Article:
I read reports saying that Mindanao is well and “ok” on power needs due to the many new power plants being put up. True? Not really!

Mark my words. In a year or so, there will be another acute power shortage in Mindanao. This will trigger a mad rush among power coops where to get power on a stop gap basis. They will be scrambling and stumbling all over the place to see where to get power while the new power plants are not yet in operation. That’s a gap window of about four to five years or so.

NOT ROSY — The rosy picture being painted today by the energy sector about sufficient generating capacities on a long term in Mindanao may be accurate but if we look closely, the challenge is how to address the situation on a short term before these new power plants start operating. Yes, there are big coal-fired plants being built but they will not give us electric power earlier than four or five years from today. In the meantime, where do we get the power that we need to sustain our incremental growth? Take note that even in today’s power situation, Mindanao is already having a power shortage or a deficit in its demand and supply data. Hence the intermittent brownouts now occurring.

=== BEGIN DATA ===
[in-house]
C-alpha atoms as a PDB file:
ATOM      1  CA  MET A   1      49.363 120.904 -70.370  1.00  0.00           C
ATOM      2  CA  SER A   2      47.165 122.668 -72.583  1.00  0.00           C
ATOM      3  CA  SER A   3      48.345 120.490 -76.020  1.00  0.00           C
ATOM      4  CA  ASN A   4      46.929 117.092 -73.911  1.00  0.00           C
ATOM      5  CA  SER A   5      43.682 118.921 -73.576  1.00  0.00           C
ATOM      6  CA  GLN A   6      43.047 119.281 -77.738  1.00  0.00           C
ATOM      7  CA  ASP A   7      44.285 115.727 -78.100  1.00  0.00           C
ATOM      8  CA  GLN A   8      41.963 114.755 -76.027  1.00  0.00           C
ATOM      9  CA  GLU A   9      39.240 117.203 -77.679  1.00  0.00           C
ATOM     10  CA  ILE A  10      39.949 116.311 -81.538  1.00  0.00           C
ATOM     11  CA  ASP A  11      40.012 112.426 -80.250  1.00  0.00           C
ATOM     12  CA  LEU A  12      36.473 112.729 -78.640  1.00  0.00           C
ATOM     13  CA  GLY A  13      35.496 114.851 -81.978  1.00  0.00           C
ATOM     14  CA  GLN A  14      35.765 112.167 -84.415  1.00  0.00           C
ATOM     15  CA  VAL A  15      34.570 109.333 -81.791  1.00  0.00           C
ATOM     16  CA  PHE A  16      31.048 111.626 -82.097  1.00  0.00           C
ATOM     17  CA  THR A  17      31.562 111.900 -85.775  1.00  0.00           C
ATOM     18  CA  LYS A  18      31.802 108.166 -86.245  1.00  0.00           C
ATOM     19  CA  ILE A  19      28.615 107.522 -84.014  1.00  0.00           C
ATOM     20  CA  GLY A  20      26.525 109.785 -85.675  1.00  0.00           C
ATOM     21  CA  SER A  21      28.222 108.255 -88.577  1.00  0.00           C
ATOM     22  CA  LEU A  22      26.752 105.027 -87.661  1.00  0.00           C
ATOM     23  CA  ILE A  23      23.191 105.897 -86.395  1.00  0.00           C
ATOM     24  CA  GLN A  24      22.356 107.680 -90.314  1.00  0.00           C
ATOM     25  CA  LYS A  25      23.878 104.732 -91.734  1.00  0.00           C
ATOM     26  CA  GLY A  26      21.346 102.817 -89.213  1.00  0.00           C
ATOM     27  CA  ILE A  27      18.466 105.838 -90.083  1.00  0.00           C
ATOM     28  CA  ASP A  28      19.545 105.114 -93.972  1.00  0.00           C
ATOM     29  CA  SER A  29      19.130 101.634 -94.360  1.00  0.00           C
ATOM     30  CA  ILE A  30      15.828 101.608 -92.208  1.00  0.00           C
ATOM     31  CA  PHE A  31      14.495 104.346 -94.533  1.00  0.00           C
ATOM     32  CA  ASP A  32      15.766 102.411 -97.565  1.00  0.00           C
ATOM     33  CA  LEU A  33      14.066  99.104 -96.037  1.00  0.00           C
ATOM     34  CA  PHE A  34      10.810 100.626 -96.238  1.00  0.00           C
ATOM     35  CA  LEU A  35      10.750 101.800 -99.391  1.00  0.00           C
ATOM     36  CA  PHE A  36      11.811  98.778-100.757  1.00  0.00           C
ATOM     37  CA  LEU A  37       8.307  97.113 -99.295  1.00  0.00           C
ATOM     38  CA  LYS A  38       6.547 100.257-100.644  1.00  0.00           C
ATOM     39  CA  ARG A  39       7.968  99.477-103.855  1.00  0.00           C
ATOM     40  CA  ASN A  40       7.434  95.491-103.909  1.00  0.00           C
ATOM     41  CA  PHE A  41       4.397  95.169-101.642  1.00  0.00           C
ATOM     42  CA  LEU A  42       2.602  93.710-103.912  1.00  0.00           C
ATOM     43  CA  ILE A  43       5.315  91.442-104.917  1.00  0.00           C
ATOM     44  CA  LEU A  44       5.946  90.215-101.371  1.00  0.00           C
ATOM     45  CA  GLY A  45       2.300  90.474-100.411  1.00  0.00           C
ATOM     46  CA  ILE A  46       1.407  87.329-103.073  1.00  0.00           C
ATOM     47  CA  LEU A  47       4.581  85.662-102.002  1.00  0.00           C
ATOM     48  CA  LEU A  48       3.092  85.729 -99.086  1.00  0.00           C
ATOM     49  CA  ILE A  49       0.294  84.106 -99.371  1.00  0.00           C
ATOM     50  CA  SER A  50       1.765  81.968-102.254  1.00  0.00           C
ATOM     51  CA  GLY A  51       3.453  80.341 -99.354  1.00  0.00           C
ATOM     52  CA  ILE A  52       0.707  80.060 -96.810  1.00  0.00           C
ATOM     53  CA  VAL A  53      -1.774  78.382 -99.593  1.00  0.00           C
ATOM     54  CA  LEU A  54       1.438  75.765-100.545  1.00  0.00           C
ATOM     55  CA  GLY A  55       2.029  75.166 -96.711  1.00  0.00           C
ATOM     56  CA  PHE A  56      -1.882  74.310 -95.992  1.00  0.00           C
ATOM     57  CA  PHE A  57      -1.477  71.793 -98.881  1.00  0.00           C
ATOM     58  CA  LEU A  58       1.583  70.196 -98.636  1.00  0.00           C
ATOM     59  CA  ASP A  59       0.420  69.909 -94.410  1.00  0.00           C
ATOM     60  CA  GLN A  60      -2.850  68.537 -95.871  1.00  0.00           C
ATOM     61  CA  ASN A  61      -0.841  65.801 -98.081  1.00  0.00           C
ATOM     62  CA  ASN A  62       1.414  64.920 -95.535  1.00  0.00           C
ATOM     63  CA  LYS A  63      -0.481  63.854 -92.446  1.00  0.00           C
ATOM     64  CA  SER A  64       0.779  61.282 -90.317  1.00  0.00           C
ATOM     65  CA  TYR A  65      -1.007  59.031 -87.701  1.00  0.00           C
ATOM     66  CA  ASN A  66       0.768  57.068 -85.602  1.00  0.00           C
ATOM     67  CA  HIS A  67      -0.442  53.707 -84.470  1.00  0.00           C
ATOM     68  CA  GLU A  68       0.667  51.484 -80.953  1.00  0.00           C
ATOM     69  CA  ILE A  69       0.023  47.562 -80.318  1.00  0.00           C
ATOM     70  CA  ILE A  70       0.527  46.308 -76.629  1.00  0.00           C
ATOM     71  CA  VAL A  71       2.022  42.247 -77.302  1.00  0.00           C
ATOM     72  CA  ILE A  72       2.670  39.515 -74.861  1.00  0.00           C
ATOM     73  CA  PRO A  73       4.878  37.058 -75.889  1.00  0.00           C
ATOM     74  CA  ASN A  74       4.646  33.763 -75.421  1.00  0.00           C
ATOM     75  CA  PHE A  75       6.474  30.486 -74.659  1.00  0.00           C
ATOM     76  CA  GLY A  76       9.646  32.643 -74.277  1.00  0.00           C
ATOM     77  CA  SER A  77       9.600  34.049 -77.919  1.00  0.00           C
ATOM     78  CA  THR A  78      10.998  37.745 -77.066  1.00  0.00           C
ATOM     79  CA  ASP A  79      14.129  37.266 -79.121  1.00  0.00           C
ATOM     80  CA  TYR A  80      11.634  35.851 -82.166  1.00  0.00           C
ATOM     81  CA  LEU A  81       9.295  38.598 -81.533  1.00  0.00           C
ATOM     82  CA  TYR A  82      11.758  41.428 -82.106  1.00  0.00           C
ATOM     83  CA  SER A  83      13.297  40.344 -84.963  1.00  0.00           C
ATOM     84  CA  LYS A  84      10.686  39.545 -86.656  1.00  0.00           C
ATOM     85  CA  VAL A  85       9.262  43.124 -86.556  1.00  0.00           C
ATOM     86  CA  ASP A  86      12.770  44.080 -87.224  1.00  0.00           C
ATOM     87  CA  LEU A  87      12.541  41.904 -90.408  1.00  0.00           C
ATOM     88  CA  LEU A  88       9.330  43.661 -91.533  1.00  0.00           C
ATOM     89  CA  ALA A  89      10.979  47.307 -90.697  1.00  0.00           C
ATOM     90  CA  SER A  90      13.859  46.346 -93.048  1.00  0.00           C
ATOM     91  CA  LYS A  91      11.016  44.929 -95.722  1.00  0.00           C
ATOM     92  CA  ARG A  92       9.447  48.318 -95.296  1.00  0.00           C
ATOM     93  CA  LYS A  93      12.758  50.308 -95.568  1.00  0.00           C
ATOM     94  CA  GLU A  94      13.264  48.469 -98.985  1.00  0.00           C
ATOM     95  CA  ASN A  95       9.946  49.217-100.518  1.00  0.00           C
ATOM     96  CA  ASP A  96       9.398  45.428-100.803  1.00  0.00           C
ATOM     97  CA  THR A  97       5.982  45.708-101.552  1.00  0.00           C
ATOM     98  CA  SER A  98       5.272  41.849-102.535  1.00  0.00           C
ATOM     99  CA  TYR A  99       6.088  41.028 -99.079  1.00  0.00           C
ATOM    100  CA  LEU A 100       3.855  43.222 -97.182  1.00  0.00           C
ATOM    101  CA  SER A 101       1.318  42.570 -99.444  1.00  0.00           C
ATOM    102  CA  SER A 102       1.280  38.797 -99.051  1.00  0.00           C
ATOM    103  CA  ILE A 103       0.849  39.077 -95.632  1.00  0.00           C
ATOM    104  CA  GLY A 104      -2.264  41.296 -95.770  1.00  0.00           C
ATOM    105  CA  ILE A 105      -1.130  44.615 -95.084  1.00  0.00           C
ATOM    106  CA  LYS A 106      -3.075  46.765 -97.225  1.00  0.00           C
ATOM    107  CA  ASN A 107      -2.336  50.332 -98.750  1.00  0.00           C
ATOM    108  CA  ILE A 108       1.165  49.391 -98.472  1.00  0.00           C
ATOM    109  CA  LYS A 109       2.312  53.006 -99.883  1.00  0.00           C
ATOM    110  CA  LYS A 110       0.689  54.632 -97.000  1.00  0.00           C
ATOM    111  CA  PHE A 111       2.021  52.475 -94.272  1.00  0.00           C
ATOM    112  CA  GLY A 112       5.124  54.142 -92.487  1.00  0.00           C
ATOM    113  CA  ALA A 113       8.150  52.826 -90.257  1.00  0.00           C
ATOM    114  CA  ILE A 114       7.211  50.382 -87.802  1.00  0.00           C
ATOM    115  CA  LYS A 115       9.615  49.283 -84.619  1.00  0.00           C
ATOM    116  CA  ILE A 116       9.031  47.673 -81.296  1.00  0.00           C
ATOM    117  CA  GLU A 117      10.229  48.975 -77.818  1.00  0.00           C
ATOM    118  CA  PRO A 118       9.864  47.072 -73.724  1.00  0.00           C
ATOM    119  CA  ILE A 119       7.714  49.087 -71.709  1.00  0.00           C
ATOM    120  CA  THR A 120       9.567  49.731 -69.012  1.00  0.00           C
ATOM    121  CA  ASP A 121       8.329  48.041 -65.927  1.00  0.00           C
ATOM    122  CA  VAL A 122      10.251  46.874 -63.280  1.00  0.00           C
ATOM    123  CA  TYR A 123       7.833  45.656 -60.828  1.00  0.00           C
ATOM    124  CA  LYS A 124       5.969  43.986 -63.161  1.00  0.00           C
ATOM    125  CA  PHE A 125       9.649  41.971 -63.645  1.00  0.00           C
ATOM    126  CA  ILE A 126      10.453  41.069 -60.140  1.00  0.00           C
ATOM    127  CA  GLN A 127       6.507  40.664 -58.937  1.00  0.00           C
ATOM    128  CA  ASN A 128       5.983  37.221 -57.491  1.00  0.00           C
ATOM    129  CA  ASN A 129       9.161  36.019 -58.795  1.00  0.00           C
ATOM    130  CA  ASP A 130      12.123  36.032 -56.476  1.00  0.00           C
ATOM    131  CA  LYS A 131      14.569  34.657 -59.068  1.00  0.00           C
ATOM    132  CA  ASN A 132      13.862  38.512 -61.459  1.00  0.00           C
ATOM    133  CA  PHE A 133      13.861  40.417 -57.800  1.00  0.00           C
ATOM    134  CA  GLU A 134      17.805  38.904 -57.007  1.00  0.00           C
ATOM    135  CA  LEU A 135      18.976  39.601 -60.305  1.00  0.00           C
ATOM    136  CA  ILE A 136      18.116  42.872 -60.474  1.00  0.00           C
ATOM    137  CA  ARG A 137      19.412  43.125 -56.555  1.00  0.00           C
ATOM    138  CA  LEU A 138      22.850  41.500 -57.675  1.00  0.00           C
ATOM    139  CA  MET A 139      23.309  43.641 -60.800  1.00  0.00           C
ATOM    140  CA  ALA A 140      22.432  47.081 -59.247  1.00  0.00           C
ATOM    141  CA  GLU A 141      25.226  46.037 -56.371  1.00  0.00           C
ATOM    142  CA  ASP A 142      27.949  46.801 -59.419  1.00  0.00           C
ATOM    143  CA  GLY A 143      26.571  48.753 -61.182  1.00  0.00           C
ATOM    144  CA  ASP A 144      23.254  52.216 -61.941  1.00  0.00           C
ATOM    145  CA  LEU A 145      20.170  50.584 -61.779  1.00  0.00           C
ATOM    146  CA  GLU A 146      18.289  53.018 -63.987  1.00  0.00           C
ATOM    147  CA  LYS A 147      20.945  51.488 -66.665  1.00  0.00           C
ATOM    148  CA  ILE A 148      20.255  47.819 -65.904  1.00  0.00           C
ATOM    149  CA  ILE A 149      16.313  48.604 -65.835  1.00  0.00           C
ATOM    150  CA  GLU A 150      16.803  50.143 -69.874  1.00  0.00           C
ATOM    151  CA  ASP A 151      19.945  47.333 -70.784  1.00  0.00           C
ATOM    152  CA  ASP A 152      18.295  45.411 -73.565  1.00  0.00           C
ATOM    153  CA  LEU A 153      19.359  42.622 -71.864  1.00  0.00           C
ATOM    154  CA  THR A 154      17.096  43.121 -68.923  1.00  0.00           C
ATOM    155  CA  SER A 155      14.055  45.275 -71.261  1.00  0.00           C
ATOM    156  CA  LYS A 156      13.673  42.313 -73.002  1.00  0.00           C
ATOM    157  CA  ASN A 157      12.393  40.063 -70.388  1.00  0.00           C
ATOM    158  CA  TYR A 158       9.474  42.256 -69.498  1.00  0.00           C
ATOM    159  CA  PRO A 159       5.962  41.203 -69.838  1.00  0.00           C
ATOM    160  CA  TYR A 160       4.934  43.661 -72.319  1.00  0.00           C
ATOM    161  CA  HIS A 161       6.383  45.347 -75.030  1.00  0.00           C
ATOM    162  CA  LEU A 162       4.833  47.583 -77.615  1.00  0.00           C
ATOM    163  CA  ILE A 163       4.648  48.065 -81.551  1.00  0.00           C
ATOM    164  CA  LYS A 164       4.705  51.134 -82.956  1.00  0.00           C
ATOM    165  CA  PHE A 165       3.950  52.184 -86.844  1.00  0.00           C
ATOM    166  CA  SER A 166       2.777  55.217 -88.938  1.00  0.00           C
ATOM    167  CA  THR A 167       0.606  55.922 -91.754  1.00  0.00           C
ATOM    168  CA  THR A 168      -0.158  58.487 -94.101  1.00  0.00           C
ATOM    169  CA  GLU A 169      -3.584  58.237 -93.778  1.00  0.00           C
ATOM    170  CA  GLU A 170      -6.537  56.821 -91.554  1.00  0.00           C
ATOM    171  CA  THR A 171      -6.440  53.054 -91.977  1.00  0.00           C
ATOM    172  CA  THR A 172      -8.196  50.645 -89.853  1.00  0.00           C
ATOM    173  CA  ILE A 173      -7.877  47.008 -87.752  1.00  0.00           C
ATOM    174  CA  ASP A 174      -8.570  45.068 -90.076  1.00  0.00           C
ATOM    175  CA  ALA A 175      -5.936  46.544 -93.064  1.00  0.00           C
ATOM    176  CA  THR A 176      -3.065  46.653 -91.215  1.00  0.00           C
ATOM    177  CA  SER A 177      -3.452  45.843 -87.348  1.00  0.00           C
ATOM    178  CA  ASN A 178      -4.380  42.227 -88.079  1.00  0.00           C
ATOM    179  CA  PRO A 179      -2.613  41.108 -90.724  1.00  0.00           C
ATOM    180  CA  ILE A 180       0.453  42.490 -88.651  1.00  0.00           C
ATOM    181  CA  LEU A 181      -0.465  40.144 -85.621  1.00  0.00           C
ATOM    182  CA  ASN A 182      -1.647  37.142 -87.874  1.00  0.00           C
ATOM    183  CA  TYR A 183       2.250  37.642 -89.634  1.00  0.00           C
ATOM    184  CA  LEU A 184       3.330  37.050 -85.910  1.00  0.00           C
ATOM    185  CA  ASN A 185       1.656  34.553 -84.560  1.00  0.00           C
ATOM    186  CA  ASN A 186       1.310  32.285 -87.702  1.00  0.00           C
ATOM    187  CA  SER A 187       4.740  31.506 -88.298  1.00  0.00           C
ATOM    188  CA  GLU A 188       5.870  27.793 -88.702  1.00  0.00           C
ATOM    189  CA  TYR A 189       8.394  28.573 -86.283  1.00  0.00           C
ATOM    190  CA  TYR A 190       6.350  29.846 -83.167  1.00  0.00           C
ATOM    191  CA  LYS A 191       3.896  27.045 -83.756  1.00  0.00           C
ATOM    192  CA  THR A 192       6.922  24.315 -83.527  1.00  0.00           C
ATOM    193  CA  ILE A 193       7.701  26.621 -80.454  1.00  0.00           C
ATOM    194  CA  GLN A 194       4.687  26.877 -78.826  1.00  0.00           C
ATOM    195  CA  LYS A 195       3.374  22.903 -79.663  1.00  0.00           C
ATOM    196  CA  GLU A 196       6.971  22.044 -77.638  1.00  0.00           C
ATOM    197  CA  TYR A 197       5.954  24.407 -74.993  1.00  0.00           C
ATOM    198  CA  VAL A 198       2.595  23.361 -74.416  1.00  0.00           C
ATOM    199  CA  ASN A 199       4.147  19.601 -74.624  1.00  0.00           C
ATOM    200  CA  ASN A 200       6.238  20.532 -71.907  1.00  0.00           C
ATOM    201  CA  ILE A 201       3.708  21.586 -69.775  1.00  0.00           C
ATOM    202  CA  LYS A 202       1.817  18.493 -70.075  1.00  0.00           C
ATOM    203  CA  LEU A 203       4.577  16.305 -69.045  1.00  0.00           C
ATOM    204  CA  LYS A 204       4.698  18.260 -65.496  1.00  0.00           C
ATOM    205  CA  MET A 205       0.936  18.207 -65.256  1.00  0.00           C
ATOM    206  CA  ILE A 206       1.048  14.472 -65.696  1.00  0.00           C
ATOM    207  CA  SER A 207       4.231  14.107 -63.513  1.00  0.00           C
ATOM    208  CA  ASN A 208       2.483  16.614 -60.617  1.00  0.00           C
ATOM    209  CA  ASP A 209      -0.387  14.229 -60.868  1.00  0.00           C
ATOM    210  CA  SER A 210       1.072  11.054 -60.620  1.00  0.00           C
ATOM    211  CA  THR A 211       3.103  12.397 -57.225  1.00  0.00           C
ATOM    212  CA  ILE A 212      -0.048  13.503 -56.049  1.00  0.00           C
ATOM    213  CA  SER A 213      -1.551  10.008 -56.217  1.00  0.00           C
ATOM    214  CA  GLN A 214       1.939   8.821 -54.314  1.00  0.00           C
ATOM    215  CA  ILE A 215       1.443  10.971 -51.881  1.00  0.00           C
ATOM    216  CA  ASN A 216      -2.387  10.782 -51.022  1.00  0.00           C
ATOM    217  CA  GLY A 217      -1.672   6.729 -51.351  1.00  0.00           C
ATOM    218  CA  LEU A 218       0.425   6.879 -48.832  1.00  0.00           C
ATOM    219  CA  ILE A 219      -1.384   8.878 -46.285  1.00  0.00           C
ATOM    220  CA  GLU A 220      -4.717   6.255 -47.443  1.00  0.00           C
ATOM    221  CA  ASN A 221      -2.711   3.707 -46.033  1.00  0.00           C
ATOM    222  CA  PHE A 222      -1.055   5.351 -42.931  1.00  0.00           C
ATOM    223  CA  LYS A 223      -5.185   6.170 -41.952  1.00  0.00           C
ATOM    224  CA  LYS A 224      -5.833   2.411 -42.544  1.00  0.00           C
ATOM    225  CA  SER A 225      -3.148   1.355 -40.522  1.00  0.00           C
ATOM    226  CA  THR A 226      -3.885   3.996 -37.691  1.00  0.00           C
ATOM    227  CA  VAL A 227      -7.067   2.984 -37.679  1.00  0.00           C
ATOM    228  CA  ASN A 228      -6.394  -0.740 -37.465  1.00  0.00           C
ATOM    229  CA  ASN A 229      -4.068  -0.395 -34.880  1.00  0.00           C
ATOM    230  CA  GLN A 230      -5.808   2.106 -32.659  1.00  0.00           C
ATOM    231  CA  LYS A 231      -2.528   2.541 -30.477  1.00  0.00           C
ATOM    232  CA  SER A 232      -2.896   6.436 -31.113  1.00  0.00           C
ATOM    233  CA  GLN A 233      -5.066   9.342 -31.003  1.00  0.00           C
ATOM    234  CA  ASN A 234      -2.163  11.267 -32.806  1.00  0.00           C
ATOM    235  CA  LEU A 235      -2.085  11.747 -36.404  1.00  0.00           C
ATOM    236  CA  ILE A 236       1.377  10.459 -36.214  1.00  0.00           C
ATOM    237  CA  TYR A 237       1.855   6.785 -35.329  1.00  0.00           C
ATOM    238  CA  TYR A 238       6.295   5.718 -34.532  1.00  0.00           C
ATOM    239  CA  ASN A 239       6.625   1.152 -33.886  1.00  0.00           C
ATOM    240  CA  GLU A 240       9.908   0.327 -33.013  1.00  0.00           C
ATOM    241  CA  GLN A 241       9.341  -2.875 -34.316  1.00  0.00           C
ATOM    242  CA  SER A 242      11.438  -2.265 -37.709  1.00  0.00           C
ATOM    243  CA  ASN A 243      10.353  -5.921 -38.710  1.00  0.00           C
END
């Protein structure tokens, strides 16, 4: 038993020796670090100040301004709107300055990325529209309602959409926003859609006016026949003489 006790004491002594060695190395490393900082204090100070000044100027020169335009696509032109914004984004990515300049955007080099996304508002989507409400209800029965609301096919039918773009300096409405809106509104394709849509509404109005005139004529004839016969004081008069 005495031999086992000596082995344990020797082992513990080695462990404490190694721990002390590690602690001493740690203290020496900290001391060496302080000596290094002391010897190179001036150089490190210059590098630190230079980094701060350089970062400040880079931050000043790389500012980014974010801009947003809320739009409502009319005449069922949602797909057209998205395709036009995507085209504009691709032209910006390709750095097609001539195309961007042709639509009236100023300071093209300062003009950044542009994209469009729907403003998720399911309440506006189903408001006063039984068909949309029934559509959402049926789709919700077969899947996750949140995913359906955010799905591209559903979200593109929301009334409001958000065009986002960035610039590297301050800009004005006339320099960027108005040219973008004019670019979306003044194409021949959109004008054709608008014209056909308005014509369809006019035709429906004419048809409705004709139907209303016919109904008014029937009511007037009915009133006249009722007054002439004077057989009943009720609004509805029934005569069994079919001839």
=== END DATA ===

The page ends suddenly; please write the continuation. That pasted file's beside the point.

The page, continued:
COOPS UNEASY — The power coops are sitting uneasy today. For example several coops, or more than 20 of the 33 electric coops all across Mindanao had early on signed up for their power needs with Ayala’s GN Power to cover their future power need projections. Such power sales agreement in 2010 was a breakthrough when the Mindanao coops aggregated to leverage a better price deal. Well and good! But a reality check is that GN Power’s planned 540MW plant in Kauswagan, Lanao del Norte has just started breaking ground. The coops are now becoming restless, knowing that the original targeted start of operations in 2018 or two (3) years from now as earlier projected, is too tight given its current accomplishment which, based on latest DOE report, was less than 20 percent and still at earthwork stage. Several of these coops are no longer pinning totally their hopes solely on their supply contracts with GN Coal Power. In fact, several of them have started reducing, withdrawing or reconsidering and looking for power somewhere else. Why? Simply because the contracted power they are expecting within the next three years or so will NOT be available by then. Besides GN Power, the consuming public needed to be apprised of status of other ongoing big-ticket coal-fired power plants such as Filinvest 405MW in Misamis Oriental, Alsons Coal 200MW in Sarangani, 600MW San Miguel in Malita, Davao del Sur and the still to be constructed San Ramon 100MW in Zamboanga.